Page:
Tuning back into your life: 5 tips for curbing screen time

Even outside of work, we’re attracted to our phones, laptops, and smart watches so much so that minutes, sometimes hours, can sprint by before we ever look up to discover it’s near midnight.

We need those screens. For sure. Or at least we think we do. But every notification from our smart phones can trigger cortisol, the stress hormone. Repeated often throughout the day, the added cortisol can overwhelm you.

It can reduce not only your attention span but also your memory for things like where you parked your car or what you had for lunch yesterday, said Jenny Lobb, an educator with the Franklin County office of Ohio State University Extension, the outreach arm of The Ohio State University College of Food, Agricultural, and Environmental Sciences (CFAES).

“If you are immersed in a screen and pushing your children away when they try to engage, they will learn that’s acceptable—and do that.”Jenny Lobb

Video games, texts, and social media posts can also trigger the reward center in our brains, releasing dopamine. No wonder we get addicted.

Distracted by phones, parents can become less patient and sometimes respond more harshly to their children, sending them away so they can get back to their latest email, text, or Facebook post, said Lobb, who specializes in health and wellness and gives webinars on disconnecting digitally.

Meanwhile, children notice.

“They will do what they see you do,” Lobb said. “If you are immersed in a screen and pushing them away when they try to engage, children will learn that’s acceptable—and do that.”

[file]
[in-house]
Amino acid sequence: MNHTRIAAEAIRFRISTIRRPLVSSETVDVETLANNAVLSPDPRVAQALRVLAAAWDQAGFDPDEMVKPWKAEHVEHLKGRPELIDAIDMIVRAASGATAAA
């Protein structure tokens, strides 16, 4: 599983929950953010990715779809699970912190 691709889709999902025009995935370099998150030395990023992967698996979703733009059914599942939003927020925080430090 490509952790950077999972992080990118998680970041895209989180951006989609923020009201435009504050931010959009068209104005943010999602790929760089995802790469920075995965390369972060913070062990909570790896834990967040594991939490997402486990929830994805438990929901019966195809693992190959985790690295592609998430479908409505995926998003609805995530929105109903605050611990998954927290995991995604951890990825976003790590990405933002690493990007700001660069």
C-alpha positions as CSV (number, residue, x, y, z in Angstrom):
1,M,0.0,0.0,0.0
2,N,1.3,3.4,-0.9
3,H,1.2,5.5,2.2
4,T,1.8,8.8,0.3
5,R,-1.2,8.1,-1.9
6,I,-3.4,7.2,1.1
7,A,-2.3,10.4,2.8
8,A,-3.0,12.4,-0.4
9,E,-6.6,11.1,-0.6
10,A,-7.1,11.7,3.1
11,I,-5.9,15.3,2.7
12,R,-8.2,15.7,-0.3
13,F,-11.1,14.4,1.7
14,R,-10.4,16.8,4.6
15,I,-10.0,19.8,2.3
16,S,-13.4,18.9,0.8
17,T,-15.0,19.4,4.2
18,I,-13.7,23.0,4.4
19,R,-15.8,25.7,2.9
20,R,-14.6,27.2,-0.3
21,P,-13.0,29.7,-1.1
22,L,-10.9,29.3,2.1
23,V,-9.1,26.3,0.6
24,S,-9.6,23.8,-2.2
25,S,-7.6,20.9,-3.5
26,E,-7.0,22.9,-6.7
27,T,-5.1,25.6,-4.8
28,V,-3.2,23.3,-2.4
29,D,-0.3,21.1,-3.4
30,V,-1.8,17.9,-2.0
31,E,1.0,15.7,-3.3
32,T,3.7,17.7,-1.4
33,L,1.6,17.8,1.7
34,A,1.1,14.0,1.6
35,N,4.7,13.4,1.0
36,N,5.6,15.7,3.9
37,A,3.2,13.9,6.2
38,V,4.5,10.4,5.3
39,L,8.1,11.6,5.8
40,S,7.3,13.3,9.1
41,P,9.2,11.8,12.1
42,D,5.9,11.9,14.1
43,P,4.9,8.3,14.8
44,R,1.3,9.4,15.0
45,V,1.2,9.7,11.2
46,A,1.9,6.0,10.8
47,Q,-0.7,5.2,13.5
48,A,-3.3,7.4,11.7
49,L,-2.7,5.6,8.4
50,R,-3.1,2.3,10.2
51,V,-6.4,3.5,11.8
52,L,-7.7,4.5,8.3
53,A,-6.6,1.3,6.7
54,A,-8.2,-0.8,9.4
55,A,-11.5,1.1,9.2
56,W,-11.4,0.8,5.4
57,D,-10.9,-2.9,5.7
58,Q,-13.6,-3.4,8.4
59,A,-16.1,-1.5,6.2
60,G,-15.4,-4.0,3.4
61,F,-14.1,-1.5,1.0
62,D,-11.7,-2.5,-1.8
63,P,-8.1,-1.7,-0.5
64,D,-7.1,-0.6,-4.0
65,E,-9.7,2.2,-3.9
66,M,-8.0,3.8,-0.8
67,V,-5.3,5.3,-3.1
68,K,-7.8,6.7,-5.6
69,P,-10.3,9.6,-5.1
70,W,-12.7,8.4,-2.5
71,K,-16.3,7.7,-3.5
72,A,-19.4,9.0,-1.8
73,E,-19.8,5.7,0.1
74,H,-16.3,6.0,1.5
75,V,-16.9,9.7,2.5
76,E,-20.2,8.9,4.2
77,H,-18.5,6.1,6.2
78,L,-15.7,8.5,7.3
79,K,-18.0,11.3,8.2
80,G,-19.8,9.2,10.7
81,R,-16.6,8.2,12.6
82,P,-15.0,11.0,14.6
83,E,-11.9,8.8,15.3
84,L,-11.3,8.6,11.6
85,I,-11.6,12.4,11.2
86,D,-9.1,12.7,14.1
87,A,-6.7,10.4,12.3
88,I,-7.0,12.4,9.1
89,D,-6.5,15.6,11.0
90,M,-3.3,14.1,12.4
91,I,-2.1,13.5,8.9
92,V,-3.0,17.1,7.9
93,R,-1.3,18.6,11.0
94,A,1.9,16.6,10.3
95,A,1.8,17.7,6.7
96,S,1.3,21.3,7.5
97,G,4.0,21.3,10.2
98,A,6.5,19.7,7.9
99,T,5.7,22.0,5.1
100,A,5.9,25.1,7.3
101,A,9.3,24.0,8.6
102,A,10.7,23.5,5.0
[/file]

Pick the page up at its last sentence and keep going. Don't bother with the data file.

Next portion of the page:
Social media use can also reduce our empathy and increase narcissism. Telling someone in a text that you need to cancel lunch, you never see the disappointment in their face. And posting on social media is all about you—what you had for dinner, your kid’s latest feat, your new car, house, dog. It’s a one-way street.

Cutting back does not necessarily require going off the grid in a cabin in the woods for a weekend or longer. It can be much easier. Lobb advises that people curb their screen use a little at a time.  

Here are her five tips:

Try to determine if you have a problem: Is time in front of a screen keeping you from getting enough sleep or regular exercise? Is it replacing talking to people or causing headaches or eye strain, irritability, or distraction? Is it tough turning off your phone for a while? Sometimes feeling like you just can’t step away is often when you need to step away the most.

Think of small ways to start cutting back: Eliminate technology during meals or near bedtime, or designate time every day with no technology, such as a walk after work. You can use that as a time to transition away from electronics. Or on the weekends, eliminate Facebook or another social media outlet. Similar limits can be set for children and adolescents.

Deleting all or many notifications or apps can help: That could keep you away from the apps that you had regularly gone to—out of habit.

Cutting back can trigger anxiety: Some people worry when they disconnect, they could miss something important in the news or happening with friends or family. So, for some, the anxiety of being apart from their technology can be normal. Ride it out and try to find ways to find calm through exercise, meditation, or just focusing on the timing of your inhales and exhales.

Re-examine your belief that your boss needs you to respond 24/7: A lot of times we place expectations on ourselves thinking the perfect employee would be available all the time, and that’s not actually expected. If a boss or coworker requires a 24/7 response, you might want to have a talk about what’s a more reasonable expectation.

For more information on reducing screen time, visit: 

go.osu.edu/secondhandscreentime or go.osu.edu/disconnecting.